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Quantification of audiences as a decision-making factor in Slovene web journalism
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1  Social Communications Research Centre, University of Ljubljana


Business models of news media organisations are currently undergoing profound transformations as the ability of traditional news media to effectively monetise their audiences is eroding (Napoli 2011). Since the beginning of the global economic crisis the news industry is facing not only problems of trust in journalism, but also of increasing financial difficulties resulting from declining numbers of readers, listeners and viewers, lower advertising revenues and failed technological innovations in the sphere of journalistic production (e. g. Jones and Salter 2012; Grieskin et al 2012). While online news production has often been studied from the perspective of audience participation in the creation and distribution of news or the impact of digital technology on newsgathering routines, it has less frequently been examined how business models of news organisations are being transformed in the digital age. Different authors (e.g. Napoli 2011; Fuchs 2011; Turow 2012; Allmer 2012) emphasize that digital technologies enable increased surveillance of internet users; it remains to be answered to what degree media industries (beyond biggest Internet corporations) in fact utilize these possibilities in their daily business and in what ways “economic surveillance” influences their decisions. It is therefore of key importance to study the changes in these industries that occurred in the recent years because of technological developments and the economic squeeze. In short, these transformations must be analysed from a critical political-economic perspective as well.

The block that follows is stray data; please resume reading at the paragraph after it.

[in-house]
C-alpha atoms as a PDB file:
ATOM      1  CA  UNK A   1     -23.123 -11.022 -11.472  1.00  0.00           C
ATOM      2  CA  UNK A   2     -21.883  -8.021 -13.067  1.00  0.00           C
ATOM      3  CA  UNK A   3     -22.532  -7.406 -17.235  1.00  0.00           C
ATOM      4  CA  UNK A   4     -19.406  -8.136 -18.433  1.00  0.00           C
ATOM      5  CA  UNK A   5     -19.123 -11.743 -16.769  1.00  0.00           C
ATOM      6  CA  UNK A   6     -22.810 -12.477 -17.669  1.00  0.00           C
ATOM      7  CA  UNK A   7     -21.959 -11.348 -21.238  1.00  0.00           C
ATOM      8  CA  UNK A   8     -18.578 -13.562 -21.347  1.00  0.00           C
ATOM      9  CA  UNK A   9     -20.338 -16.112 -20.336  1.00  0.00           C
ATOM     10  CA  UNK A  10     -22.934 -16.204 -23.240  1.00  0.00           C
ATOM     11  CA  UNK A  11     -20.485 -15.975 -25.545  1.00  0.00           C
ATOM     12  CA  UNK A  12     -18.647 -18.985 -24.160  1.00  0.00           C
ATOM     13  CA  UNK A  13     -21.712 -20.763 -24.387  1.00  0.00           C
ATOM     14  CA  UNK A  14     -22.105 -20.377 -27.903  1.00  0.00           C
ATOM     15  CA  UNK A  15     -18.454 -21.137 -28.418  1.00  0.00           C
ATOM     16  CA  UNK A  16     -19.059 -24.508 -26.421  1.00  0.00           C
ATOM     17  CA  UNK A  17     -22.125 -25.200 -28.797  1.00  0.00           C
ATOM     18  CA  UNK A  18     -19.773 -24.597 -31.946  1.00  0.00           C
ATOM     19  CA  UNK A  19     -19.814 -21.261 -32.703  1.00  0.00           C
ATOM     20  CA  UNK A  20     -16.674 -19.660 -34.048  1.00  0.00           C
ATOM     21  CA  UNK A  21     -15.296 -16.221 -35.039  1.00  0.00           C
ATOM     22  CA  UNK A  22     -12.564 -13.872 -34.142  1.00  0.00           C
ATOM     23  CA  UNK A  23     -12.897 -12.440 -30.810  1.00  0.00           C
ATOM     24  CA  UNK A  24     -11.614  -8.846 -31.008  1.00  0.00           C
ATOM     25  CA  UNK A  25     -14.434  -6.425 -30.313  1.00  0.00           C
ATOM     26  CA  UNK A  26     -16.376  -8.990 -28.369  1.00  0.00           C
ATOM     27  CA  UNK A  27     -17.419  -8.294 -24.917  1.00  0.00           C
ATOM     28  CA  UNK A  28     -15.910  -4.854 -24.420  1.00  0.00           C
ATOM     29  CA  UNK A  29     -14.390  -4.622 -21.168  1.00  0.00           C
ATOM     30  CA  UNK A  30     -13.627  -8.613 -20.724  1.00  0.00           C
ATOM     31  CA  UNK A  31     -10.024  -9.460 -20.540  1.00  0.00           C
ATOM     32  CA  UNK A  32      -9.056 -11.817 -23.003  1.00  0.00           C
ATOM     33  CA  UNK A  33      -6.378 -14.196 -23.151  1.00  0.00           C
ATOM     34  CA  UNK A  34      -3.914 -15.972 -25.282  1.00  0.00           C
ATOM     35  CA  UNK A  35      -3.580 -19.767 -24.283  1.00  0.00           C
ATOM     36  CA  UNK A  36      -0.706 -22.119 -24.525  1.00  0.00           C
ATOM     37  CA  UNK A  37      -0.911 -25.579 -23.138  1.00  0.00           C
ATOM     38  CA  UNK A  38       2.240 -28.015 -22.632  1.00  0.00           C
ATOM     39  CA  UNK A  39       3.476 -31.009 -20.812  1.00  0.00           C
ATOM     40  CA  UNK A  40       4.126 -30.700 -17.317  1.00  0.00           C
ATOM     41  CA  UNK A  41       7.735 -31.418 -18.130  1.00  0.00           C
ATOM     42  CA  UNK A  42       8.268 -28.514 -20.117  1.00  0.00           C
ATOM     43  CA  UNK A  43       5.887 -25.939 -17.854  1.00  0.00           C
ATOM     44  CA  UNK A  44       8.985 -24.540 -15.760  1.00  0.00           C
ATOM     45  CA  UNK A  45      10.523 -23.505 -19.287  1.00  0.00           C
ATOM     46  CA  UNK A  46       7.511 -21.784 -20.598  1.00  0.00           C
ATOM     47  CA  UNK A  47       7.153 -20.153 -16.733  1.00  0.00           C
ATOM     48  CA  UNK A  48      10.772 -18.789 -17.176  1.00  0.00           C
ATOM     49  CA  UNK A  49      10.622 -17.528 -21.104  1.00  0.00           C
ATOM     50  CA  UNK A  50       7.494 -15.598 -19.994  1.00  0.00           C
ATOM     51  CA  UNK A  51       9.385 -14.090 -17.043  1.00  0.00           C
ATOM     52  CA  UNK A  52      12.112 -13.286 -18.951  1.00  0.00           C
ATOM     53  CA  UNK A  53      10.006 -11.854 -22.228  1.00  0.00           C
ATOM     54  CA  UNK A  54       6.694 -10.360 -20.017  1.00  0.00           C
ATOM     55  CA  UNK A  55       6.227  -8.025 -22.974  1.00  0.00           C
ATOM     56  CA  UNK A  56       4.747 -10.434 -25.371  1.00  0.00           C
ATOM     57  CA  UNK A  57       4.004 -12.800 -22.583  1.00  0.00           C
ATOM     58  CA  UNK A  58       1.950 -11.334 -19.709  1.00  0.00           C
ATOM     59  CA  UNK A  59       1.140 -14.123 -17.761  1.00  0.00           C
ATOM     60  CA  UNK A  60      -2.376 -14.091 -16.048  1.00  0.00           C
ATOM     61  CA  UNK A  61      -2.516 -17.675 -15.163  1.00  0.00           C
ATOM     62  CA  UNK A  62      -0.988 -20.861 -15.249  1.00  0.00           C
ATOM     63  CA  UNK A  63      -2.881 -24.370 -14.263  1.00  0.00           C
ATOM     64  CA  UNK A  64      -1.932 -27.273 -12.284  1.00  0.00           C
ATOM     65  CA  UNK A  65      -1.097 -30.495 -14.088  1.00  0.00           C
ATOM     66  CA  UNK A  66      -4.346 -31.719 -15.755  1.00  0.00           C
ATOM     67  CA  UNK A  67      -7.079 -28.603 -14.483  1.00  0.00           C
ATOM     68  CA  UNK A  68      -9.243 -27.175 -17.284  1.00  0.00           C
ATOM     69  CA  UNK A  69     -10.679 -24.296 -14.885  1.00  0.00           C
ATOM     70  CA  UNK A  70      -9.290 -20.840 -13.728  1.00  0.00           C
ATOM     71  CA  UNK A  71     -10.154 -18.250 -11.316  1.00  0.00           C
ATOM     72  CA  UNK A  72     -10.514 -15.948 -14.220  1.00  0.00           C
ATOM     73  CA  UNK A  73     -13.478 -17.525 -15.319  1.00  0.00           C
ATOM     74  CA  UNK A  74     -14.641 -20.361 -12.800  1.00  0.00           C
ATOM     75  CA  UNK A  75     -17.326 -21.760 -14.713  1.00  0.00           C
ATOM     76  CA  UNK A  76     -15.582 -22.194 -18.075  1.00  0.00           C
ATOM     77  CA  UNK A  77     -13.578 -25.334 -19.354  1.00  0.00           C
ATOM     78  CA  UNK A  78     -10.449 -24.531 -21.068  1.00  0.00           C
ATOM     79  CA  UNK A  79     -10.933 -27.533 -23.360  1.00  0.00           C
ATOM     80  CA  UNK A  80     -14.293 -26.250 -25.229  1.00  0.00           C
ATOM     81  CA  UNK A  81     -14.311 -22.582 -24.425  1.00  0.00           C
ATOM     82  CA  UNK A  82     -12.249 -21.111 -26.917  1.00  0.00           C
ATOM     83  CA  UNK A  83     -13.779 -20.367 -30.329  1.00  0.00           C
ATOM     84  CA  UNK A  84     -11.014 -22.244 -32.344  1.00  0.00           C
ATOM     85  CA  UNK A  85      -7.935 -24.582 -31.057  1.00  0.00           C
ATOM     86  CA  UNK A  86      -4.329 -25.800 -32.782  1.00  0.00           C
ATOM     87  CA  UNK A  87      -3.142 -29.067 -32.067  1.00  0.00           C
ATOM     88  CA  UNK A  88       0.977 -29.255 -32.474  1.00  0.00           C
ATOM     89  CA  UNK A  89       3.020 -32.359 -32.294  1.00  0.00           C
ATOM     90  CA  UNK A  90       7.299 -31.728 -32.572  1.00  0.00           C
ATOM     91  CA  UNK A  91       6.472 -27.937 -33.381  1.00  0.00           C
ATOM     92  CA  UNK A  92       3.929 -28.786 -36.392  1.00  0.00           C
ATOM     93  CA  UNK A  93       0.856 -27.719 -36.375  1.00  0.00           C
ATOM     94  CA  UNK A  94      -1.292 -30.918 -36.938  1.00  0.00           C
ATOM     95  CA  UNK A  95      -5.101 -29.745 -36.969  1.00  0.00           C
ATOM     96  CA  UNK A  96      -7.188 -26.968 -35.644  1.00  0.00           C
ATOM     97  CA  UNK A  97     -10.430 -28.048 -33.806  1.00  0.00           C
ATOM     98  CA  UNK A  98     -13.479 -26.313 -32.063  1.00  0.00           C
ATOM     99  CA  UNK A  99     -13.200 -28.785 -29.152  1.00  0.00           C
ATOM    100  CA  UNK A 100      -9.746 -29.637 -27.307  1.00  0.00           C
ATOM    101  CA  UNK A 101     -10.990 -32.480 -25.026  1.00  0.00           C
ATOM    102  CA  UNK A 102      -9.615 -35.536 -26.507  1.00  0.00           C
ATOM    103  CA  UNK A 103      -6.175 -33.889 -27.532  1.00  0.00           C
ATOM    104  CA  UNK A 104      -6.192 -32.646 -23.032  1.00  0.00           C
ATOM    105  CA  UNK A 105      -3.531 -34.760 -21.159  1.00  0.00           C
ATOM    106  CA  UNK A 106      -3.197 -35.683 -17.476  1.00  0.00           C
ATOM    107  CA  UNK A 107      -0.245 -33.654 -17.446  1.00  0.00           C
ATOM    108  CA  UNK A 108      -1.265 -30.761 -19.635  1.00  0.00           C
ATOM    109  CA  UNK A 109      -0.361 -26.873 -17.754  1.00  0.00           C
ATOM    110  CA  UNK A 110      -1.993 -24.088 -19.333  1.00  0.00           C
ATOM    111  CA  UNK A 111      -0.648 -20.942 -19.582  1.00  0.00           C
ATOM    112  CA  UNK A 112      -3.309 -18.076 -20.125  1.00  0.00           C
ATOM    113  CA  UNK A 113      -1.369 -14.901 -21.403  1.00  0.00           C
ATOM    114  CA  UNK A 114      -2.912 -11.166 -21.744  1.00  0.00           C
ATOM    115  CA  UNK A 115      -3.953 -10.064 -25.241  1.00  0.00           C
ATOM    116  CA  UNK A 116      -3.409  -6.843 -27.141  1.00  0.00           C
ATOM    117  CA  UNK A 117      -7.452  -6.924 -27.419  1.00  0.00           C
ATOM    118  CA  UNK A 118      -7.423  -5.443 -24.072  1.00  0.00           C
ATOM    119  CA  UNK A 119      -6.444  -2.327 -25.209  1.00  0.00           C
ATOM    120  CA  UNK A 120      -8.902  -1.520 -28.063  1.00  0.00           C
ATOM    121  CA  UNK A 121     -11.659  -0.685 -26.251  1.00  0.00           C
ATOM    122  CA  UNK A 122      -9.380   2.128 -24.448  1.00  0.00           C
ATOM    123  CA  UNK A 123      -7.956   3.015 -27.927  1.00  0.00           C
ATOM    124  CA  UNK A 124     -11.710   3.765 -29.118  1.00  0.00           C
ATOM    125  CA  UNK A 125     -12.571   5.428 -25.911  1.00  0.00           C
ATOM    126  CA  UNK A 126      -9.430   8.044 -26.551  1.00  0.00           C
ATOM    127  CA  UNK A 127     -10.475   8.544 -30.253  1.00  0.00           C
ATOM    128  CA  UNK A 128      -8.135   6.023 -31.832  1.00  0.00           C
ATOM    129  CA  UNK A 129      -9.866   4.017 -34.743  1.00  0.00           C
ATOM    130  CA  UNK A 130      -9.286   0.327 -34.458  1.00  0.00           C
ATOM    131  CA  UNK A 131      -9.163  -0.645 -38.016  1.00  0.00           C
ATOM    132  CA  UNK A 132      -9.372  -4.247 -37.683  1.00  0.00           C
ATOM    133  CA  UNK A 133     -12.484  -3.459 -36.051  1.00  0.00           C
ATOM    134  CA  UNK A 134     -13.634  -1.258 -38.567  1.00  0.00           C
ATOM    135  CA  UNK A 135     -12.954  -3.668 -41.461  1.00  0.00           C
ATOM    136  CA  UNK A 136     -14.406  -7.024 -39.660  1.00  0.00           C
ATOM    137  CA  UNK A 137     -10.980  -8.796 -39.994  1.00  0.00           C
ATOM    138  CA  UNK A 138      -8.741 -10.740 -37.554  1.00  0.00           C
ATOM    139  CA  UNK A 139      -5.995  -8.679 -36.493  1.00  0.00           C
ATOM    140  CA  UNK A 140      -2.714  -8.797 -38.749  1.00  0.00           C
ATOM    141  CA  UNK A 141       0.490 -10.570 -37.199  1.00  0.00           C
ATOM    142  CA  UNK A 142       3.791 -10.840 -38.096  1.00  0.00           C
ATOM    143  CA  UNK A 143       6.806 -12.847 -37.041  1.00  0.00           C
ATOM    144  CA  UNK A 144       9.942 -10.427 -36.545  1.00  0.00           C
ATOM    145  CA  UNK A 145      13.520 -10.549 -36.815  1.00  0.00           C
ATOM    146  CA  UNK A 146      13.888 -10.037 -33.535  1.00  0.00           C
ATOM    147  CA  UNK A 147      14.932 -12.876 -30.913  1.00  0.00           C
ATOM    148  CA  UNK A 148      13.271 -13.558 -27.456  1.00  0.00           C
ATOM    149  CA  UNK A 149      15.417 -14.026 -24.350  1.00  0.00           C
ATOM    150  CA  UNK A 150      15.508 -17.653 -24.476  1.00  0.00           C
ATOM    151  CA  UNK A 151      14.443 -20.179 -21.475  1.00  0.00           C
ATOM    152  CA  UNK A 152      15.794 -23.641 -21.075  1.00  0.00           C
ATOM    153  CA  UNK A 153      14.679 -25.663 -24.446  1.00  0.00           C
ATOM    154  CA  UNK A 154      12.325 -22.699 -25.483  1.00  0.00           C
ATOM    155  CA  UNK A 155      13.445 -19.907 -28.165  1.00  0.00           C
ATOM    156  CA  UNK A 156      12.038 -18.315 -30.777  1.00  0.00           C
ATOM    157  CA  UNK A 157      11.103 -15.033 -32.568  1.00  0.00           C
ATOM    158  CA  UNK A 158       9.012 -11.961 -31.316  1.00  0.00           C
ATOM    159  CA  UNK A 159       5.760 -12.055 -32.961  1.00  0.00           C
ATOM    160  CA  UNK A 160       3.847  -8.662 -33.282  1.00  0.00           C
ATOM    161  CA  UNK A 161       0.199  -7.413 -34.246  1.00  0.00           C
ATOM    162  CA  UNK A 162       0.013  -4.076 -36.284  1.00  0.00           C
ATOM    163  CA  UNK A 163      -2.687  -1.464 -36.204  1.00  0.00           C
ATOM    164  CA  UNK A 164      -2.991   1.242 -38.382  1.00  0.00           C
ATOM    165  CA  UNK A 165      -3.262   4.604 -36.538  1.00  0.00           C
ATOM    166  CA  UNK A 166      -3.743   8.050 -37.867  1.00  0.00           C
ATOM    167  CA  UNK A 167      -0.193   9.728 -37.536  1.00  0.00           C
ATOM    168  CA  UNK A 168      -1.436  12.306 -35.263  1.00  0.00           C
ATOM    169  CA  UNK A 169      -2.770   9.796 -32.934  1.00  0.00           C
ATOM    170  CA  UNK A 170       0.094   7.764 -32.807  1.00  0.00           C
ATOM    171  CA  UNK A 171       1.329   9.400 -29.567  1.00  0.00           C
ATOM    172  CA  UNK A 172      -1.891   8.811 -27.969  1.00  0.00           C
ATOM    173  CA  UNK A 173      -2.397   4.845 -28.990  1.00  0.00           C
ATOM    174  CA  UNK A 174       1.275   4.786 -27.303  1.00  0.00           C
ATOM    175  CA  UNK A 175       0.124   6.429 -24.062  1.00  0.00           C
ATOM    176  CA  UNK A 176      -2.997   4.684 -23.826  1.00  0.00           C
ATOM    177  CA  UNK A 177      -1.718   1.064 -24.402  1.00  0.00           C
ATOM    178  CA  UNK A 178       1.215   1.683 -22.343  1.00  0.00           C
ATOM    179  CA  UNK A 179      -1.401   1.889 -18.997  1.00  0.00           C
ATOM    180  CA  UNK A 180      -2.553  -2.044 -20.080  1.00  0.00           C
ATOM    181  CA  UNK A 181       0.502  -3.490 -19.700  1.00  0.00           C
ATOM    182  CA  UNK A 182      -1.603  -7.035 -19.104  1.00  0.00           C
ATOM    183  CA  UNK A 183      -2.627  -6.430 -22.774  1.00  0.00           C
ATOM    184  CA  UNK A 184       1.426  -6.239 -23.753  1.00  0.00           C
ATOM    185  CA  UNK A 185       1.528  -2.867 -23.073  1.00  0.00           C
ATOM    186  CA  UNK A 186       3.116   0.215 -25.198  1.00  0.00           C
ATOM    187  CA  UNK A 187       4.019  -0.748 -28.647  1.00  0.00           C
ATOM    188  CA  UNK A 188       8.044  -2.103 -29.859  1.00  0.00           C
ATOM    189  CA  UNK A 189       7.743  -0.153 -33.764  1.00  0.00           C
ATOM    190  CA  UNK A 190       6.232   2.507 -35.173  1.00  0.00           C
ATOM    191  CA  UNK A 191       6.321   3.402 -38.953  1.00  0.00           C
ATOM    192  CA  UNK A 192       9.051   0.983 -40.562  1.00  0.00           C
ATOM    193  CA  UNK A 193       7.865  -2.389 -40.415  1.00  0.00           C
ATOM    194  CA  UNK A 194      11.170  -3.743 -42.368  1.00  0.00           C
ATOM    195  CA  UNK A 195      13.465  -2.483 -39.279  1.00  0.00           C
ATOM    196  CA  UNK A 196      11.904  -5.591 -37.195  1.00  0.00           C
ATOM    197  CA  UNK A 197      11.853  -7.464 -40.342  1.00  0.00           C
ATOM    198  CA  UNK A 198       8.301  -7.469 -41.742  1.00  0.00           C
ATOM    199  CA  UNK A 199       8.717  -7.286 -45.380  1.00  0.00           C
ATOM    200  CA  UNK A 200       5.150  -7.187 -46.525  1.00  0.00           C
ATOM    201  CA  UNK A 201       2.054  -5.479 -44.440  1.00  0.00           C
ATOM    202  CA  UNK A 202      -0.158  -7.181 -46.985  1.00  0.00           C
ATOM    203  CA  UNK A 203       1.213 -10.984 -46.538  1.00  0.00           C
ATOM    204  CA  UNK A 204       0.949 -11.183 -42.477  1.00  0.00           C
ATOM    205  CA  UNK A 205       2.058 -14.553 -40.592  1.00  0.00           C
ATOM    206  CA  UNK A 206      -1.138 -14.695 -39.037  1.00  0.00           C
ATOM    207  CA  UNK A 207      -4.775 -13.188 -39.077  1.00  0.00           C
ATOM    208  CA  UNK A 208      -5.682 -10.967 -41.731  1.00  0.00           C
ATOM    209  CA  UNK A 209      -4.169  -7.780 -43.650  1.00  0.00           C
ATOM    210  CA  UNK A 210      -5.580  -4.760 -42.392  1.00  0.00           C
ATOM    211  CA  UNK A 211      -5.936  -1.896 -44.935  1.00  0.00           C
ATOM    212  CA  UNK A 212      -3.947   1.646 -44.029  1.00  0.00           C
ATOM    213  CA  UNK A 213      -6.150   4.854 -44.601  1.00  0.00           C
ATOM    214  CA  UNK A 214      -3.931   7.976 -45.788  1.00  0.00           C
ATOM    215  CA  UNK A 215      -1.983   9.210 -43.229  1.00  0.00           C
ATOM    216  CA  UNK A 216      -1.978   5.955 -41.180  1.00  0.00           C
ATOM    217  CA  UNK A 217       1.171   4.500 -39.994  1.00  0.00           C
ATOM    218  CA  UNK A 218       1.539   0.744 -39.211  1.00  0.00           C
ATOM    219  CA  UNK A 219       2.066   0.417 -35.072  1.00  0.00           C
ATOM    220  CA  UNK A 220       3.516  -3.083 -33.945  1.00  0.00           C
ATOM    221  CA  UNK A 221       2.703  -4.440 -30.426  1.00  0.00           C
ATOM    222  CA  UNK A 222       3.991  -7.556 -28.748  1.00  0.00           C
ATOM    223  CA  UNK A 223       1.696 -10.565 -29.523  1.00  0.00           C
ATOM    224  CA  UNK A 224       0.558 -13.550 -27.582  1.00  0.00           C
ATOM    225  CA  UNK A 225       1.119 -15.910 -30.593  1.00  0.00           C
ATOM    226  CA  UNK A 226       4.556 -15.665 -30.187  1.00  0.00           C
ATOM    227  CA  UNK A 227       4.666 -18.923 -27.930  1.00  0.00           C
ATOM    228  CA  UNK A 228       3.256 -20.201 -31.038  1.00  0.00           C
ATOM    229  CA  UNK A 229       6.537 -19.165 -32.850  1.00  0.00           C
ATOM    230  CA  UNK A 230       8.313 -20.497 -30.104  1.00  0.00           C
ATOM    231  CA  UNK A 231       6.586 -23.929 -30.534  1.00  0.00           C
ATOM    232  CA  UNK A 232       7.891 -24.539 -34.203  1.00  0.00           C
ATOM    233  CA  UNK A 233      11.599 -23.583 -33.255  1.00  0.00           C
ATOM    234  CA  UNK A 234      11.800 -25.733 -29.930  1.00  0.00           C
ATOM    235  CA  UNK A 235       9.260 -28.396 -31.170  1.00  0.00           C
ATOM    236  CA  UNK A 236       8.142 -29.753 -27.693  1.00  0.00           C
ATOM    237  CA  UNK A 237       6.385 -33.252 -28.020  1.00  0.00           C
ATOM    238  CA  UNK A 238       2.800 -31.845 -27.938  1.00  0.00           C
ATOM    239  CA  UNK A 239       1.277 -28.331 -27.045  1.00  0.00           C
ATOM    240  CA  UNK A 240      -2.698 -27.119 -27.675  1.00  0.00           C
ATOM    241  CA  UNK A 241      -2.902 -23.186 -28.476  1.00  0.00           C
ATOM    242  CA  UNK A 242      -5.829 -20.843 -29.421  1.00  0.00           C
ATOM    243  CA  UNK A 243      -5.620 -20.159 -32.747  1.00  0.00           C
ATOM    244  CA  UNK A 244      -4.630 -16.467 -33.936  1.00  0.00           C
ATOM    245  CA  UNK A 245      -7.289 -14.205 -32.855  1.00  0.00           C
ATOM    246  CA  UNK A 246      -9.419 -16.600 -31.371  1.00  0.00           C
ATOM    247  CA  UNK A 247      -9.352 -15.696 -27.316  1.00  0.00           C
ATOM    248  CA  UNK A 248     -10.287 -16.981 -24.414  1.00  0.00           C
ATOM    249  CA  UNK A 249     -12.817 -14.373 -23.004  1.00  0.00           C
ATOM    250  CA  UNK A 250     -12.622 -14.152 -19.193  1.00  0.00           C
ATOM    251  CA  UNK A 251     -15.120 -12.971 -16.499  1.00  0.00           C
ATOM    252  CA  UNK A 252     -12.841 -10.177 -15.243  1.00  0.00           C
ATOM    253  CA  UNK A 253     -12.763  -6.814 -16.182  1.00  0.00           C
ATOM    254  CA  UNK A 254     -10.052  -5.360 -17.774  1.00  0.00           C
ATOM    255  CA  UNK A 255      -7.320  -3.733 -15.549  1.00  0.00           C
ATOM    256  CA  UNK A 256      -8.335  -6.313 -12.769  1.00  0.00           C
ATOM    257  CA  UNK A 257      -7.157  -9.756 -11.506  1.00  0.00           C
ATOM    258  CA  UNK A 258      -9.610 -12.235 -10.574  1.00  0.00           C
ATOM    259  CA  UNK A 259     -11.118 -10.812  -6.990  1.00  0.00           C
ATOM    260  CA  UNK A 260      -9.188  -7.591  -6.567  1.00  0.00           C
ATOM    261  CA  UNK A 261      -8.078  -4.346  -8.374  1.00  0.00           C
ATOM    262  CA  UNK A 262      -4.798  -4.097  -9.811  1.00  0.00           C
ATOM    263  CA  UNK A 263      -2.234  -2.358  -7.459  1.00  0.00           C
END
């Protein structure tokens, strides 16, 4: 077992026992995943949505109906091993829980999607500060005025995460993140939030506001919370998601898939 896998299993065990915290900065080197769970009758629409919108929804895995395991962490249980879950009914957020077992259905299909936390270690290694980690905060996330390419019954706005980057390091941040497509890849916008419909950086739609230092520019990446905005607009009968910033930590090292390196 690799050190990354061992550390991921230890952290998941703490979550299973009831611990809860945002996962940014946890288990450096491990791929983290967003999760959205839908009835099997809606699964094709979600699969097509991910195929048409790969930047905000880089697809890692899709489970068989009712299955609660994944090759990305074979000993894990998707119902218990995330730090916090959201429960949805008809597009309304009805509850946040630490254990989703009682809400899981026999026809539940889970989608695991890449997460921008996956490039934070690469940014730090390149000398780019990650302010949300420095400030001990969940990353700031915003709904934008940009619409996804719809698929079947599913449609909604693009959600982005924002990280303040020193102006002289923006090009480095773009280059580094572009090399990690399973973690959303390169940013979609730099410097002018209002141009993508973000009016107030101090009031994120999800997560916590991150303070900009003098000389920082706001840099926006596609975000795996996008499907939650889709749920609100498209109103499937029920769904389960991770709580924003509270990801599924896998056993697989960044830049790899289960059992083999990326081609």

While Slovenia has been especially hit by the global capitalist crisis (e.g. Vobič et al 2014) and Slovenian media industries have undergone transformations similar to other capitalist countries, Slovene media have also been under pressure from holders of social power during the last 20 years in the form of unstable ownerships, unstable management and frequent changes of editors, making it hard to balance journalistic and business goals. (Vobič 2012) The transition to online has in part because of this troubled history been quite problematic. In Slovenia detailed analysis of business models of digital media are available only for online editions of newspapers (e. g. Vobič 2013) and they find they are adapting to deteriorating financial circumstances mainly by reducing production costs, especially the costs of labour.

Using the methods of content analysis, document analysis and in-depth interviews with journalists, editors, and advertisers, the authors analyse the three most visited Slovene news sites (, Planet Siol and MMC RTV SLO) to examine: a) how these organisations are adapting to changing circumstances (particularly decreasing advertising revenues); b) how relationships between media organisations and advertisers are being transformed; and c) how is the availability of online audience metrics impacting the work process in newsrooms, relationships between different parts of news organisations (particularly the editorial and marketing of advertising space) and relationships between news organisations and advertisers.

Keywords: audience metrics; online journalism; Slovenia